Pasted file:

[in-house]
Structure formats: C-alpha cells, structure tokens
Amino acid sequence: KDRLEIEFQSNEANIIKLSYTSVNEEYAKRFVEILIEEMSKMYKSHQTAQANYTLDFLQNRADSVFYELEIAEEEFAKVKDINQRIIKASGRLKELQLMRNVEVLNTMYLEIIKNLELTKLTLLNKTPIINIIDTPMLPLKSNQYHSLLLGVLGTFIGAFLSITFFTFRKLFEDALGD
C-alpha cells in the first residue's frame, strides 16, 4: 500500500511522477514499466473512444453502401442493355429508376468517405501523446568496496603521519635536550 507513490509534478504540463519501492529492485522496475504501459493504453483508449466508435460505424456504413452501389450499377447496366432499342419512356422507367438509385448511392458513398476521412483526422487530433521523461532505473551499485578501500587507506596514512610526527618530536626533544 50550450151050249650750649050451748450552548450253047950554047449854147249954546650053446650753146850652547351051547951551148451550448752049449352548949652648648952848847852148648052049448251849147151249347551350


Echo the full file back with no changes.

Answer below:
[in-house]
Structure formats: C-alpha cells, structure tokens
Amino acid sequence: KDRLEIEFQSNEANIIKLSYTSVNEEYAKRFVEILIEEMSKMYKSHQTAQANYTLDFLQNRADSVFYELEIAEEEFAKVKDINQRIIKASGRLKELQLMRNVEVLNTMYLEIIKNLELTKLTLLNKTPIINIIDTPMLPLKSNQYHSLLLGVLGTFIGAFLSITFFTFRKLFEDALGD
C-alpha cells in the first residue's frame, strides 16, 4: 500500500511522477514499466473512444453502401442493355429508376468517405501523446568496496603521519635536550 507513490509534478504540463519501492529492485522496475504501459493504453483508449466508435460505424456504413452501389450499377447496366432499342419512356422507367438509385448511392458513398476521412483526422487530433521523461532505473551499485578501500587507506596514512610526527618530536626533544 50550450151050249650750649050451748450552548450253047950554047449854147249954546650053446650753146850652547351051547951551148451550448752049449352548949652648648952848847852148648052049448251849147151249347551350